Benjamin Franklin Papers

To Benjamin Franklin from Hannah Walker, 17 July 1769

From Hannah Walker

ALS: American Philosophcial Society

Westbury July th 17 1769

Most Honoured Sir

I Humbly beg your Pardon for giving you this Trouble but it is to let you know that I have been Extremely ill with an Intermiting Fever for about six weeks. I was fearfull I should never write again and In the Interim it afflicted my spirits very much to think of my offending you so much the Best Friend I Ever had.8 I hope most Honoured Sir I may once more Beg your Humble Pardon and hope their is forgiveness to be found with so good a Person for my Grief is so great to think that Least I had9 from your good hands I had so offended you it Lies Heavier upon my spirits some times than I am well able to bear. Sir it is with tears I most Earnestly Intreat your forgiveness for it would be so Comfortable to me to know you had forgiven me and to know that you wisht me and my Family well most Honoured Sir I take the freedom hoping you will not take it ill to let you know that my goods was restored to me again on the 24 of may only a few odd things as I never used scarce since I came to westbury but f[e]ared to lay then in by Places because we had no room in the House.1 I hope Sir that all your good Family in America are well and your self in good health which are my Daily Prayers for a Blessing upon you and your good Family my Children and I joyn in Begging the acceptance of all air [our] Humble Duties to you and all your Dear Family in America from your most Humble and most obdient Servant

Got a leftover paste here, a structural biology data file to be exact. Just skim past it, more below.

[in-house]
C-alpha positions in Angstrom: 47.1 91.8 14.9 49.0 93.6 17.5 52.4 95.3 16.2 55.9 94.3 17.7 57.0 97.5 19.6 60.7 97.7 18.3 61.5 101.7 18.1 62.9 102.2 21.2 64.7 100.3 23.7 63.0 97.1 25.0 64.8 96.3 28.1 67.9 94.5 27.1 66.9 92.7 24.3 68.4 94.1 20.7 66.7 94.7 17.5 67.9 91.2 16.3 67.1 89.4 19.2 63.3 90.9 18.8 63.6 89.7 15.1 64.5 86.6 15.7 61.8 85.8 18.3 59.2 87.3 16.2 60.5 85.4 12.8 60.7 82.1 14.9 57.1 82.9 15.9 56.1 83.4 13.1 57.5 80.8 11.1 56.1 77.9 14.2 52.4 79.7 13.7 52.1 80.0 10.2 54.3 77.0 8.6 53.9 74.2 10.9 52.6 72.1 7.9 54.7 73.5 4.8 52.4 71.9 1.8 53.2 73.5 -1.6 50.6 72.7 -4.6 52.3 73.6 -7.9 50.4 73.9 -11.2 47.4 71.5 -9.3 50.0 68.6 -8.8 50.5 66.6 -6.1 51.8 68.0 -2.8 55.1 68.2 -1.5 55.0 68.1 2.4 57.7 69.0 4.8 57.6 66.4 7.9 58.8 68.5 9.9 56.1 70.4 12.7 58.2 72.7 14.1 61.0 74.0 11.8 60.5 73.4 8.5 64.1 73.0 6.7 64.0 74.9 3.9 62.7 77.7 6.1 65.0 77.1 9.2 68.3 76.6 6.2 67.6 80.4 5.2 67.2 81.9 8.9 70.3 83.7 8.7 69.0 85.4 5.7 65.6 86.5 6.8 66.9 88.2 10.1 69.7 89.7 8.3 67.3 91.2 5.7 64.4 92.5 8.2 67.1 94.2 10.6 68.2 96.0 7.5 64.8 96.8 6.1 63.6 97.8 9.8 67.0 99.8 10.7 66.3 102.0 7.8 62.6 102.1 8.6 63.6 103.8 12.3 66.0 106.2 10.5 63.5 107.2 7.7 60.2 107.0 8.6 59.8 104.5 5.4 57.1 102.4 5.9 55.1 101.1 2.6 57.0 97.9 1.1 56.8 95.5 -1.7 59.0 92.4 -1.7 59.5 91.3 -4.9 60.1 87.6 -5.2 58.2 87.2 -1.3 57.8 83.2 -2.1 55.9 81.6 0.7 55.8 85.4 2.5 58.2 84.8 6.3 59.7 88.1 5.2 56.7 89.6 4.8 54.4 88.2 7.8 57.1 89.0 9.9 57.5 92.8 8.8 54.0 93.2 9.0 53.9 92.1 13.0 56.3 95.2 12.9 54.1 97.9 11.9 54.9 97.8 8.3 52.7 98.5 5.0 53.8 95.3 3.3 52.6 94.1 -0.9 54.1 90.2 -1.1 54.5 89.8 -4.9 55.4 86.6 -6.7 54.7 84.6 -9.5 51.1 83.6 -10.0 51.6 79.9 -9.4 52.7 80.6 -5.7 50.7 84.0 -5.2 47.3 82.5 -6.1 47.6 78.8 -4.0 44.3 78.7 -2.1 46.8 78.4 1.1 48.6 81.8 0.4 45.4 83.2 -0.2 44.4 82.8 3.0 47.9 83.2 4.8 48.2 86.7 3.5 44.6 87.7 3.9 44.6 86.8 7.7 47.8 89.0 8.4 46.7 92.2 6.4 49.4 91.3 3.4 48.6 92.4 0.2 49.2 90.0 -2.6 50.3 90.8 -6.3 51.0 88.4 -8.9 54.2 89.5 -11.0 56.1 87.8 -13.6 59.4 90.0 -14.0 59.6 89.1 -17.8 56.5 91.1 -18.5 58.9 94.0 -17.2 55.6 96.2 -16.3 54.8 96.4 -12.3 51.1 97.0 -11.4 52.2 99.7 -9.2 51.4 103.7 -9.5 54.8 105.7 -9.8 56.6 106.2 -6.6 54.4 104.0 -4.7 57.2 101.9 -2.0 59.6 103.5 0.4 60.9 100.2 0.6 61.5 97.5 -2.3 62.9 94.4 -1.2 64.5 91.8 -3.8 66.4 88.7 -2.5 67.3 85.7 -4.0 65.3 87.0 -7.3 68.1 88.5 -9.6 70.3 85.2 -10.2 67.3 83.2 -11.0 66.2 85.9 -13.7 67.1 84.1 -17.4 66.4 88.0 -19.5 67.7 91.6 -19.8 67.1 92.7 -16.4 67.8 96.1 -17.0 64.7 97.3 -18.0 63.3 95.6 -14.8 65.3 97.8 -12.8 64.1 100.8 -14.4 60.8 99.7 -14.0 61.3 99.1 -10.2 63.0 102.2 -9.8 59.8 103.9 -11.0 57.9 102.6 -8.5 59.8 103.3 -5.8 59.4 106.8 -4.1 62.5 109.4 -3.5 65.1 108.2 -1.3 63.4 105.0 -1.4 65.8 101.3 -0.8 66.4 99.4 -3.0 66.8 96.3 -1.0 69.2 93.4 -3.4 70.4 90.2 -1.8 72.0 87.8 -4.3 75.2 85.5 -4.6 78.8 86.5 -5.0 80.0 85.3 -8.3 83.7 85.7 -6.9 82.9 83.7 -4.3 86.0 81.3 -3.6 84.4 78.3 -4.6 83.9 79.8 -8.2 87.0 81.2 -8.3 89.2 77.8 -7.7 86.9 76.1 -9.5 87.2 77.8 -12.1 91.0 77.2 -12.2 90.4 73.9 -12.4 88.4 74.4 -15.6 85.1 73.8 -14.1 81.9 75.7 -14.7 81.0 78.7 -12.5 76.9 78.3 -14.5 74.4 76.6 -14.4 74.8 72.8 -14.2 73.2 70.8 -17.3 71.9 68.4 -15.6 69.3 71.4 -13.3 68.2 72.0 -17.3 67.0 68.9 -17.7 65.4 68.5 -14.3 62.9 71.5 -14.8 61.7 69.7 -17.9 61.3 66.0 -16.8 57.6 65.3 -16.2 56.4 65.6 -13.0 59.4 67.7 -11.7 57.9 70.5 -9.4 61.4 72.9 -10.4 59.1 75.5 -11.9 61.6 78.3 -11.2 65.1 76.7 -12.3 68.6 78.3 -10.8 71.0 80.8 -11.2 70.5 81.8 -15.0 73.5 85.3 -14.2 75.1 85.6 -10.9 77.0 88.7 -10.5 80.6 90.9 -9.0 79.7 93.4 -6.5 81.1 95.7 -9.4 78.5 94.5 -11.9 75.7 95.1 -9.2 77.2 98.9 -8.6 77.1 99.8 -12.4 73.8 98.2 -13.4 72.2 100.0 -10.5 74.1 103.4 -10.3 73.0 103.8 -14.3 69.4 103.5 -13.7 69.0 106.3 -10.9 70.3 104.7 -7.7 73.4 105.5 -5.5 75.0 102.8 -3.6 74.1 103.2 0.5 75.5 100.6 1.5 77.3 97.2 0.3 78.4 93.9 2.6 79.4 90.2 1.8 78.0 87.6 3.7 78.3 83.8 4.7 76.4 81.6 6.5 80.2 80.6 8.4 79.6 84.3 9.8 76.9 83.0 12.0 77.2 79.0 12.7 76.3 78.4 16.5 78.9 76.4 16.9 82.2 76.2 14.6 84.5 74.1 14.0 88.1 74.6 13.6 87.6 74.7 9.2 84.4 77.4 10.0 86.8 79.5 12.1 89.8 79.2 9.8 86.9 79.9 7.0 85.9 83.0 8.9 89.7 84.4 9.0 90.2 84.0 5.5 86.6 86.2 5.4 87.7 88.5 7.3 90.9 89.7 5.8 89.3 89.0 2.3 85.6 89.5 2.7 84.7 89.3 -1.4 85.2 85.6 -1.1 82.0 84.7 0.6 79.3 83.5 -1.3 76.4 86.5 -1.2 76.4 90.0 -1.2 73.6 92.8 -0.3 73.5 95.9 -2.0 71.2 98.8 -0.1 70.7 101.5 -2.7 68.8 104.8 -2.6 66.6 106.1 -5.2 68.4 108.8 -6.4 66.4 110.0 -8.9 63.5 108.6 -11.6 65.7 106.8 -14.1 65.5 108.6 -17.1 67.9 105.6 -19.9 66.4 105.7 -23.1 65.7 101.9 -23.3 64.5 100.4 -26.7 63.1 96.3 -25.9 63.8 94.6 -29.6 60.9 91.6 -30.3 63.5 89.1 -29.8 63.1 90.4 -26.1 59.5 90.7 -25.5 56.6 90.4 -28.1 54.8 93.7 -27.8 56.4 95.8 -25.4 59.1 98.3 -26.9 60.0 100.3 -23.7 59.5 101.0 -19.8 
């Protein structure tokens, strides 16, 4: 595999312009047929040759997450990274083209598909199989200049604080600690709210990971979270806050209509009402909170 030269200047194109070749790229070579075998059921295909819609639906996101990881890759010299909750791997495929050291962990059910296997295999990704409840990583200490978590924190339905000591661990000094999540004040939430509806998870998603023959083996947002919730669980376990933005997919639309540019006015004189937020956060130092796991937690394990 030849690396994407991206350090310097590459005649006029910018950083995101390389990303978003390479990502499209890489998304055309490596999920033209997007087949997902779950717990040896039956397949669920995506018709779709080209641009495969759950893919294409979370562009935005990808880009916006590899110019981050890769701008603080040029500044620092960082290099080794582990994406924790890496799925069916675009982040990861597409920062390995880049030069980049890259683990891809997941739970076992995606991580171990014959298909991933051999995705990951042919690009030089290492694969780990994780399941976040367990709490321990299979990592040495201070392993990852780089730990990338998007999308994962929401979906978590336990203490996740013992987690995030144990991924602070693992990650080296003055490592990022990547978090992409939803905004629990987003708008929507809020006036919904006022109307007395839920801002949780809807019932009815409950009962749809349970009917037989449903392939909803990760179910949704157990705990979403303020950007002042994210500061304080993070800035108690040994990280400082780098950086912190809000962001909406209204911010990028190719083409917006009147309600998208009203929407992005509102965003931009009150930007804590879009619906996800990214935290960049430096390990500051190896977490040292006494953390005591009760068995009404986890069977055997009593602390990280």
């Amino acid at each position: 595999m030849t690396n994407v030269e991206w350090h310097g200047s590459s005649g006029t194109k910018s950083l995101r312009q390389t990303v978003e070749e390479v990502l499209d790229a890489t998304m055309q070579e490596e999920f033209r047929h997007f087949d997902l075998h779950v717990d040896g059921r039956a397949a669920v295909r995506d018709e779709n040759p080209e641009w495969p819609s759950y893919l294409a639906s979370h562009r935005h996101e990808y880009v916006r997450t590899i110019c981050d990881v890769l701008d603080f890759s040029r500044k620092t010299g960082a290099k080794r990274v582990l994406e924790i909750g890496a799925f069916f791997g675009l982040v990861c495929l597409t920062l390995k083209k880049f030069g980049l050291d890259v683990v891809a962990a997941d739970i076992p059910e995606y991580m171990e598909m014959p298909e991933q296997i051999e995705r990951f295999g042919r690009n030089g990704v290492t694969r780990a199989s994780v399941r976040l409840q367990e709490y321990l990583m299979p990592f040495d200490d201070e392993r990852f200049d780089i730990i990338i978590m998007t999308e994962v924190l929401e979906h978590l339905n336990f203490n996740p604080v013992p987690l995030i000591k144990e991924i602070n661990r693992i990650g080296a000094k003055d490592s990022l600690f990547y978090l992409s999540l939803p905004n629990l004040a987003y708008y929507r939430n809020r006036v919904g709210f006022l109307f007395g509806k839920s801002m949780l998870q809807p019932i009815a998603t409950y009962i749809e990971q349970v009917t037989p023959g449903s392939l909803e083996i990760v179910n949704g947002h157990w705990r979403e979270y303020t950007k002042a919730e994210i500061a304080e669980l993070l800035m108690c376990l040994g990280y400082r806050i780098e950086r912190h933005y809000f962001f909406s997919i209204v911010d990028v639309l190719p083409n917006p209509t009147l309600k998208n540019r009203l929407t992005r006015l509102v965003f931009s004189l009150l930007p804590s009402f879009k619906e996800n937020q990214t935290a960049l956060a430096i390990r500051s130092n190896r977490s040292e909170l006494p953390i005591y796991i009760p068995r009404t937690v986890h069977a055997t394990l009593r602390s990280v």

Hannah Walker

Addressed: To / Dr Franklin / att mrs Stevensons in / craven Strait near the / Strand / London

[Note numbering follows the Franklin Papers source.]

8The offense was probably squandering money that BF had sent to the Walkers. For this the husband was more culpable than the wife, according to James Payne, the solicitor who had been trying to find them a better house (above, XV, 144 n); Hannah, he said, “heartily laments her imprudence,” and he suggested that BF’s annual contribution be sent in future to her without her husband’s knowledge. “I wish the man felt more distress and the woman less.” Payne to Mrs. Stevenson, Aug. 10, 1769, Franklin Papers, APS.

9Our guess of her meaning is: “that [in return for even the] Least I had,” etc.

1A by-place is a secluded spot, but we cannot unscramble her meaning. Were the “few odd things” the goods that were restored, or some that were not? And who restored them and why? A plausible conjecture is that a bailiff had distrained them, and BF had provided the money to get them released.

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